Six decades after his death, Saadat Hasan Manto continues to haunt us with an uncanny fascination. There is a spurt of literary and cinematic interest in the life and works of one of the strongest literary voices of the subcontinent. Able translators are making his works accessible to the English readership, while the silver screen is turning the spotlight on his life.
In the present day world, this renewed exploration of Manto’s writings is not unanticipated, nor is the underlying reason unintelligible. Manto’s controversial works mostly revolved around collective madness fawned by sectarian politics and religious bigotry. Ironically, this theme remains largely relevant in today’s world; and is not just unrestrained but unimpeded and unfathomed.
Manto has been called the Maupassant of Urdu short stories. Art by Sharon Irani.
Manto the Realist
Manto has been called the Maupassant of Urdu short stories, and like his French role model, realism is his special field. His subjects are real people with real-life struggles, unhappy victims of their greed, desire, or vanity. But whether he writes about pimps, prostitutes, thieves or gamblers, he presents even the most sordid details of their lives without sermonising. He is acutely conscious of their shortcomings, cruelly realistic in his approach and decidedly objective in his narrative, like an architect who constructs each character with a sense of both honesty and detachment.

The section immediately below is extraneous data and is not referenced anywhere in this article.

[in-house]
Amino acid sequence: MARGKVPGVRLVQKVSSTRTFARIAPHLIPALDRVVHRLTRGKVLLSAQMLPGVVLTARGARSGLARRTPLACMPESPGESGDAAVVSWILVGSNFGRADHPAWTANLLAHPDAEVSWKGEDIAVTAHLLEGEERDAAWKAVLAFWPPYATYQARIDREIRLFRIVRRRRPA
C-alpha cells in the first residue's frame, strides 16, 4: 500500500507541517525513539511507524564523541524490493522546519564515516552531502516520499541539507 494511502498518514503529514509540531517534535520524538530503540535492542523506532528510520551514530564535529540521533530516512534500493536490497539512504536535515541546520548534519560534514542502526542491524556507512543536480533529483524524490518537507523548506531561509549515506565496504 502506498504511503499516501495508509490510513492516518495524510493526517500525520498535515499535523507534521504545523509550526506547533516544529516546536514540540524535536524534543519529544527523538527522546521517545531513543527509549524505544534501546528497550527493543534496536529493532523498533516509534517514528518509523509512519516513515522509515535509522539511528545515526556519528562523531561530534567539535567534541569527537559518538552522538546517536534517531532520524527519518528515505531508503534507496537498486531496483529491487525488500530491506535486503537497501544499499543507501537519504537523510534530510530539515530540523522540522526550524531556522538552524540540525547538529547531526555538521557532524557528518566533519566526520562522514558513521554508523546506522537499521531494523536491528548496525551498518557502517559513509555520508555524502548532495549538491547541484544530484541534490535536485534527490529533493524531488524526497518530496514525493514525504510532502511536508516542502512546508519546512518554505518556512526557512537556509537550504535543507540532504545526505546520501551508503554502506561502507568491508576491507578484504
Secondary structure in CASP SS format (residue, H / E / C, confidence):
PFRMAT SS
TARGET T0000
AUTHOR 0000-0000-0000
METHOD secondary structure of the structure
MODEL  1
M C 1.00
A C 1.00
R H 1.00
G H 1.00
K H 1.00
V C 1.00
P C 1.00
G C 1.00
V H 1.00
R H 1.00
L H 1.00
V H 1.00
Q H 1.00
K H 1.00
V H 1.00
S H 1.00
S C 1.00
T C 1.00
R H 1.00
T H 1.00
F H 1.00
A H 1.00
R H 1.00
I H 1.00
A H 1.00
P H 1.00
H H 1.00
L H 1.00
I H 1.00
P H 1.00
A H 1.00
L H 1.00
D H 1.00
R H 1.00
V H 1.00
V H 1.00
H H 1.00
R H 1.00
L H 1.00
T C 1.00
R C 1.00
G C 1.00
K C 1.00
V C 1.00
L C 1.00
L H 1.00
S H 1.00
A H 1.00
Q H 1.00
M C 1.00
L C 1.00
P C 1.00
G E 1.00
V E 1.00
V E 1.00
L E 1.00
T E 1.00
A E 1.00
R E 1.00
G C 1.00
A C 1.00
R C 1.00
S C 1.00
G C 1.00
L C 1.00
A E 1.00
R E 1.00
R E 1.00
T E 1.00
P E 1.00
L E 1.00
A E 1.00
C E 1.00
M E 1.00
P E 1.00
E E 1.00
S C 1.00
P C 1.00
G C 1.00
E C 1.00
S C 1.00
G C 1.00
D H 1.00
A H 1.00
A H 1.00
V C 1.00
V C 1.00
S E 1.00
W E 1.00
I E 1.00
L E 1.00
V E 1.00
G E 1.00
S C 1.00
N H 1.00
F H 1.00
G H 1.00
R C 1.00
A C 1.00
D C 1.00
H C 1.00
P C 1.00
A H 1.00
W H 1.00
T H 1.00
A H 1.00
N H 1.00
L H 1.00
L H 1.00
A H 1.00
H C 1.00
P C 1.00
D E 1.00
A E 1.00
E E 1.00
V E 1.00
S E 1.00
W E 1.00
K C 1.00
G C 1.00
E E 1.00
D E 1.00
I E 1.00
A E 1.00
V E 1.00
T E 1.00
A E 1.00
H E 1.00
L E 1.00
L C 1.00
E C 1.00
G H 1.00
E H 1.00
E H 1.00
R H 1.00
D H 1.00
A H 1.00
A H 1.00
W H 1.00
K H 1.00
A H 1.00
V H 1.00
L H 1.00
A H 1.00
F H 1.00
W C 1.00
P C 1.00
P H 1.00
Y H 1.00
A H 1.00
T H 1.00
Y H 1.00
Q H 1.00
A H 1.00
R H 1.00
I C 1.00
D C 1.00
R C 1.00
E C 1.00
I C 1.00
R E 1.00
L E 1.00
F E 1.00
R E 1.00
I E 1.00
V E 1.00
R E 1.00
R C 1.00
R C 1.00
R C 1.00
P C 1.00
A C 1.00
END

In Ten Rupees, the adolescent prostitute Sarita is unaware of her circumstances because the dealings with her clients become occasions for her to ride in their fancy motor cars. In Khol Do, the perpetrators of violence during the partition of India are not Indians or Pakistanis, Hindus or Muslims; they are just human beings in their raw, raging barbarity. The underlying themes in these and other stories are insecurity, terror, lust, misery and betrayal. Transcending these is an overarching sense of humanity; herein lies rooted the realism of the master raconteur.
Manto the Minimalist